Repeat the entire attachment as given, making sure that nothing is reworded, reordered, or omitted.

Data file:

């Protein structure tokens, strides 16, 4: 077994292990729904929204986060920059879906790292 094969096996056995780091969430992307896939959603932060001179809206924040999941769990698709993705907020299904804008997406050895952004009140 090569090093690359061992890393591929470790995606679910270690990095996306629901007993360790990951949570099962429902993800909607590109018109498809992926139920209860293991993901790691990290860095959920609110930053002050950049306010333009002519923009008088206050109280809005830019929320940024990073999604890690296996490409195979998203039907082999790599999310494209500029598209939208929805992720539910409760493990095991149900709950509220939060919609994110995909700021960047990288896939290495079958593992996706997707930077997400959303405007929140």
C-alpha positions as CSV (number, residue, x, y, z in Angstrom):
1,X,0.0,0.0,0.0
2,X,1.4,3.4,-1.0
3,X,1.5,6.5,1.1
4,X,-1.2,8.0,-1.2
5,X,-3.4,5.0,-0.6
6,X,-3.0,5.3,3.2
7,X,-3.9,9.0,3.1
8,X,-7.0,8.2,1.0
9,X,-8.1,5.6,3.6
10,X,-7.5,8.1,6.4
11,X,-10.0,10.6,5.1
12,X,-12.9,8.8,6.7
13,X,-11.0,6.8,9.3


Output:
């Protein structure tokens, strides 16, 4: 077994292990729904929204986060920059879906790292 094969096996056995780091969430992307896939959603932060001179809206924040999941769990698709993705907020299904804008997406050895952004009140 090569090093690359061992890393591929470790995606679910270690990095996306629901007993360790990951949570099962429902993800909607590109018109498809992926139920209860293991993901790691990290860095959920609110930053002050950049306010333009002519923009008088206050109280809005830019929320940024990073999604890690296996490409195979998203039907082999790599999310494209500029598209939208929805992720539910409760493990095991149900709950509220939060919609994110995909700021960047990288896939290495079958593992996706997707930077997400959303405007929140």
C-alpha positions as CSV (number, residue, x, y, z in Angstrom):
1,X,0.0,0.0,0.0
2,X,1.4,3.4,-1.0
3,X,1.5,6.5,1.1
4,X,-1.2,8.0,-1.2
5,X,-3.4,5.0,-0.6
6,X,-3.0,5.3,3.2
7,X,-3.9,9.0,3.1
8,X,-7.0,8.2,1.0
9,X,-8.1,5.6,3.6
10,X,-7.5,8.1,6.4
11,X,-10.0,10.6,5.1
12,X,-12.9,8.8,6.7
13,X,-11.0,6.8,9.3